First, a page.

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13 May 2019 | Story Zama Feni | Photo Charl Devenish
Dr Quinton Meyer and Marlena Visagie
National Control Laboratory Deputy Director, Dr Quinton Meyer (right), and Marlena Visagie, Quality Assurance Manager, at the laboratory within their facilities at the University of the Free State.

The University of the Free State-based National Control Laboratory for Biological Products (NCL) has maintained its esteemed status as a pharmaceutical testing laboratory after the South African Accreditation System (SANAS) further endorsed its quality-management systems as of high standard according to the International Standards Organisation’s requirements.

The Director of the NCL, Professor Derek Litthauer, said their laboratory – which is also approved by the World Health Organisation (WHO) – has again achieved the international testing standards. The cherry on top was that the NCL also received a certificate of Good Manufacturing Compliance (GMP) from the South African Health Products Regulatory Authority (SAHPRA). 

NCL is for Africa and the World 

Some of the factors that make the NCL an esteemed institution, is the fact that it is one of 12 laboratories worldwide to perform vaccine testing for the WHO; the NCL is the only vaccine-testing laboratory in the country that performs the final quality-control testing of all human vaccine batches marketed in South Africa on behalf of SAHPRA. 

For example, Prof Litthauer said that the influenza vaccine batches currently available on the South African market, were tested by the NCL for quality before authorising their release for sale to the public. This process is followed for all human vaccines used in SA.

 “In our role as vaccine-testing laboratory for the WHO, the NCL helps to ensure that the vaccines purchased through the WHO prequalification programme for international distribution to resource-limited countries, meet the high standards of quality, safety, and efficiency. 
The NCL was one of the first full members of the WHO NCL Network for Biologicals, which consists of full and associate members of regulatory authorities from more than 30 countries.

The NCL systems are world-class

Prof Litthauer said this achievement is recognition that their laboratory complies with specific international standards with respect to its quality-management system. 
“In practice, it means that the laboratory has all the quality systems in place to ensure high-quality test results. The GMP certification is a further step, meaning that laboratory testing is on the expected level for any pharmaceutical testing laboratory and manufacturer. It is a very strict certification.”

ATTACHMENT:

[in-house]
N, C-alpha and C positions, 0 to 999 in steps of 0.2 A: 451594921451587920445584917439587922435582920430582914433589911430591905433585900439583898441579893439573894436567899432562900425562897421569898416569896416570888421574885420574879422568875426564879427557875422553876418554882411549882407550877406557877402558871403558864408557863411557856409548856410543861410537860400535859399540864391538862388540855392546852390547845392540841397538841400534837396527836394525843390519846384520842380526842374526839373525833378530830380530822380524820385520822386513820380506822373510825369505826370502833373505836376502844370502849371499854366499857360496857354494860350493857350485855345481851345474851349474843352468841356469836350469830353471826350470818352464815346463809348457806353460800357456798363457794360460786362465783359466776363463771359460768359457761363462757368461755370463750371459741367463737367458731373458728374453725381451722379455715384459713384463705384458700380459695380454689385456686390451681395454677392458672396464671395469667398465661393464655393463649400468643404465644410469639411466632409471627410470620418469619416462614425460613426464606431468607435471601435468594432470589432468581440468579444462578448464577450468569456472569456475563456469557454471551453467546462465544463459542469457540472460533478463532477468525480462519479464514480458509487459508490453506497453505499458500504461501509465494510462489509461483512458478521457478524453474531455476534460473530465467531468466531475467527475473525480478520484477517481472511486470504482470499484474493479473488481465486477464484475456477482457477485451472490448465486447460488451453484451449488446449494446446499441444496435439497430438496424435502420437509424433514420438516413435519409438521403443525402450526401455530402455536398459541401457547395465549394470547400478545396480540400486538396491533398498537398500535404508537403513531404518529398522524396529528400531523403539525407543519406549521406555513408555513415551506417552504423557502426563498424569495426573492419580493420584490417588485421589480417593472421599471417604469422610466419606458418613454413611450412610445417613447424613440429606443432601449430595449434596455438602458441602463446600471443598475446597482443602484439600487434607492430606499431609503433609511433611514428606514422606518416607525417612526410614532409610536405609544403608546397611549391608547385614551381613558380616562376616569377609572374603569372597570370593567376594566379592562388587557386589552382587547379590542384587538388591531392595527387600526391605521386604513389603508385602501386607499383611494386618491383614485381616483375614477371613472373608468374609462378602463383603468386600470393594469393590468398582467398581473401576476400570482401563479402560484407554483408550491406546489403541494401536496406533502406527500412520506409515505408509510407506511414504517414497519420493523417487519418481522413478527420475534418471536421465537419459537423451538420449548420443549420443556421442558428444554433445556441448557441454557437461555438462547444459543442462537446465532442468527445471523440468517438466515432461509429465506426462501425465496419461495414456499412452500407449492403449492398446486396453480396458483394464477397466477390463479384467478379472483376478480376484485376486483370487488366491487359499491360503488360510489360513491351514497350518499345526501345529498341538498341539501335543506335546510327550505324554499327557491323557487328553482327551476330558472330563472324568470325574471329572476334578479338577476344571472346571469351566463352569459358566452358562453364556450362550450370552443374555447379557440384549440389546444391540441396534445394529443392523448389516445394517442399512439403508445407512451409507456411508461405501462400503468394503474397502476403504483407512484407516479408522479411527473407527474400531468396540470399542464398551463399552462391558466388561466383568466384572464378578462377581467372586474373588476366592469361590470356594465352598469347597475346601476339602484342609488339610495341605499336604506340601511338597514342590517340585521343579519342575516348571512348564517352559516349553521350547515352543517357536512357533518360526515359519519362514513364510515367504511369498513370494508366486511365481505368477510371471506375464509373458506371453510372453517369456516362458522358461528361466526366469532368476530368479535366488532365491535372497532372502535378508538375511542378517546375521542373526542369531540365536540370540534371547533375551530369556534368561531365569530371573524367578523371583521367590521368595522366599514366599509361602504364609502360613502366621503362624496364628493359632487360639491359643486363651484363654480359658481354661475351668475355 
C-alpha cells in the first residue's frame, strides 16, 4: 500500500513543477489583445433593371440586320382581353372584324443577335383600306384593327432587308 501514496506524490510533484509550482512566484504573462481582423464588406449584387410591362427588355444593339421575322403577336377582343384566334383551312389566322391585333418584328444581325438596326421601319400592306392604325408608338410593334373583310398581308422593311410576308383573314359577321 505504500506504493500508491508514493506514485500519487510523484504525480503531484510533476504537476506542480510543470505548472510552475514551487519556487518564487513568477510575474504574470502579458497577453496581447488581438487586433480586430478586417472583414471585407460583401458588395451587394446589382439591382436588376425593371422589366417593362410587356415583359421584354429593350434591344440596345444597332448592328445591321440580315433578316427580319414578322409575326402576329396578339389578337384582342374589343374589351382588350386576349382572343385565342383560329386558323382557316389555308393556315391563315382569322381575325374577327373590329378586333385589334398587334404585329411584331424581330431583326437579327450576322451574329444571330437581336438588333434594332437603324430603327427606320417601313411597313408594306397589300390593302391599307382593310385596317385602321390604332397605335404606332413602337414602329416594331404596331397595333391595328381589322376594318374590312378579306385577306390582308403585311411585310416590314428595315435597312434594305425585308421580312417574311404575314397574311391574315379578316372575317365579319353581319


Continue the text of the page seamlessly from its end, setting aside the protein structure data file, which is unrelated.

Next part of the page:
He further mentioned that the NCL is also licensed as a pharmaceutical manufacturer. “Although we do not manufacture, we have to comply with manufacturing standards.”
“It is rare for a pharmaceutical testing laboratory (such as the NCL) outside of a manufacturing context to qualify for both certifications. It means that the NCL complies with exceptionally strict standards for pharmaceutical labs anywhere in the world,” he said.
The certification provides the South African Health Products Regulatory Authority, the World Health Organisation, and other national control laboratories around the world, with the confidence that the test results from the NCL can be trusted.


There can be no compromise for quality 

The NCL Quality Assurance Manager, Mrs Marlena Visagie, said, “It is essential that the NCL complies with the highest international quality-assurance standards to ensure that all the lot-release operations, such as manufacturing review and quality testing, are performed in a reliable and reproducible manner.”

“There can be no compromise when it comes to the quality of medicines which are made available to the public,” she said.

“What makes this special, is that the NCL does not only comply with international ISO/IEC standards for pharmaceutical testing, but also with the additional GMP standards required by a pharmaceutical manufacturer. This means that the NCL must ensure that all its operations, including everything from the way documents are compiled and stored, to the maintenance of equipment and infrastructure as well as staff competency, are performed according to international guidelines.”

All NCL staff share vision of excellence

Prof Litthauer said the NCL has a staff complement of 15 technical, administrative, and support staff.  Four staff members have PhDs, and the rest of the technical staff have master’s or bachelor’s degrees or are trained as medical technologists. “At the moment, our biggest problem is to get enough suitable space to expand our testing,” he said.

Prof Litthauer said, “All the staff members at the NCL share the vision of excellence, which makes this kind of achievement possible.”